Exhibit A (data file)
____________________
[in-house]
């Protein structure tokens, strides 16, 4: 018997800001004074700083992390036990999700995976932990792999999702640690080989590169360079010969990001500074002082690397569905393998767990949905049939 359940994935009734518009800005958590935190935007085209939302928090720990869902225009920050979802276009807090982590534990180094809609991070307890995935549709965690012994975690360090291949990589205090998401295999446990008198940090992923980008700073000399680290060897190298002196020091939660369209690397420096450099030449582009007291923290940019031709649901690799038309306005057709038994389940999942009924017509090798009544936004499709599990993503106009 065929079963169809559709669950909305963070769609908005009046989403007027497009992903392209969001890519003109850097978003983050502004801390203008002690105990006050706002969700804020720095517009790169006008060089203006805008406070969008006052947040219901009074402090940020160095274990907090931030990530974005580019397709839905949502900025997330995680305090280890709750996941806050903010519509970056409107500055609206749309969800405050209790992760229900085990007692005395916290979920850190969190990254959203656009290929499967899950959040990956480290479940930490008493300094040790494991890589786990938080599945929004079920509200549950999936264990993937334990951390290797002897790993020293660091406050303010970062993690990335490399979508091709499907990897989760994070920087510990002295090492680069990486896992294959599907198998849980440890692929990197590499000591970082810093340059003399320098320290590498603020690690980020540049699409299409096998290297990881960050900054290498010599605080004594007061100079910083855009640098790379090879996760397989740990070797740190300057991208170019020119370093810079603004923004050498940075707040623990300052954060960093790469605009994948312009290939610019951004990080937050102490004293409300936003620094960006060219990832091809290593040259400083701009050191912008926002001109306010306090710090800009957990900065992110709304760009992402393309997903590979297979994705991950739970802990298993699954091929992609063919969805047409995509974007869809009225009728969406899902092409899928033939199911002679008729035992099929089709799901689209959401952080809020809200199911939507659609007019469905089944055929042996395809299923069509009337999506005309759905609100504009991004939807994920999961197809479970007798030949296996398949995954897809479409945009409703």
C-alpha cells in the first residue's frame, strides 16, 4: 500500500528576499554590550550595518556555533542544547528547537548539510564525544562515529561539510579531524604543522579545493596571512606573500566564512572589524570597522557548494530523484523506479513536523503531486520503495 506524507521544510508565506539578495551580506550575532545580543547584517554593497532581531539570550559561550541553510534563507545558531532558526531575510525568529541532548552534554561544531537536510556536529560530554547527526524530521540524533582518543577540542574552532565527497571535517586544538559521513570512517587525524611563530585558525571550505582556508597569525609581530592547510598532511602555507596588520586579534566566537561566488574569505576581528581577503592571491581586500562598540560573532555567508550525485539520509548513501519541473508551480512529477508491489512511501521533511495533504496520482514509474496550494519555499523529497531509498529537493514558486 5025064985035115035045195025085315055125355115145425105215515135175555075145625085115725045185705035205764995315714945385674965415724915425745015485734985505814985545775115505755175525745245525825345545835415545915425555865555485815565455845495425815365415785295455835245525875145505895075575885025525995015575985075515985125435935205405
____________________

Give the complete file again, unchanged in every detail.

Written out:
[in-house]
């Protein structure tokens, strides 16, 4: 018997800001004074700083992390036990999700995976932990792999999702640690080989590169360079010969990001500074002082690397569905393998767990949905049939 359940994935009734518009800005958590935190935007085209939302928090720990869902225009920050979802276009807090982590534990180094809609991070307890995935549709965690012994975690360090291949990589205090998401295999446990008198940090992923980008700073000399680290060897190298002196020091939660369209690397420096450099030449582009007291923290940019031709649901690799038309306005057709038994389940999942009924017509090798009544936004499709599990993503106009 065929079963169809559709669950909305963070769609908005009046989403007027497009992903392209969001890519003109850097978003983050502004801390203008002690105990006050706002969700804020720095517009790169006008060089203006805008406070969008006052947040219901009074402090940020160095274990907090931030990530974005580019397709839905949502900025997330995680305090280890709750996941806050903010519509970056409107500055609206749309969800405050209790992760229900085990007692005395916290979920850190969190990254959203656009290929499967899950959040990956480290479940930490008493300094040790494991890589786990938080599945929004079920509200549950999936264990993937334990951390290797002897790993020293660091406050303010970062993690990335490399979508091709499907990897989760994070920087510990002295090492680069990486896992294959599907198998849980440890692929990197590499000591970082810093340059003399320098320290590498603020690690980020540049699409299409096998290297990881960050900054290498010599605080004594007061100079910083855009640098790379090879996760397989740990070797740190300057991208170019020119370093810079603004923004050498940075707040623990300052954060960093790469605009994948312009290939610019951004990080937050102490004293409300936003620094960006060219990832091809290593040259400083701009050191912008926002001109306010306090710090800009957990900065992110709304760009992402393309997903590979297979994705991950739970802990298993699954091929992609063919969805047409995509974007869809009225009728969406899902092409899928033939199911002679008729035992099929089709799901689209959401952080809020809200199911939507659609007019469905089944055929042996395809299923069509009337999506005309759905609100504009991004939807994920999961197809479970007798030949296996398949995954897809479409945009409703």
C-alpha cells in the first residue's frame, strides 16, 4: 500500500528576499554590550550595518556555533542544547528547537548539510564525544562515529561539510579531524604543522579545493596571512606573500566564512572589524570597522557548494530523484523506479513536523503531486520503495 506524507521544510508565506539578495551580506550575532545580543547584517554593497532581531539570550559561550541553510534563507545558531532558526531575510525568529541532548552534554561544531537536510556536529560530554547527526524530521540524533582518543577540542574552532565527497571535517586544538559521513570512517587525524611563530585558525571550505582556508597569525609581530592547510598532511602555507596588520586579534566566537561566488574569505576581528581577503592571491581586500562598540560573532555567508550525485539520509548513501519541473508551480512529477508491489512511501521533511495533504496520482514509474496550494519555499523529497531509498529537493514558486 5025064985035115035045195025085315055125355115145425105215515135175555075145625085115725045185705035205764995315714945385674965415724915425745015485734985505814985545775115505755175525745245525825345545835415545915425555865555485815565455845495425815365415785295455835245525875145505895075575885025525995015575985075515985125435935205405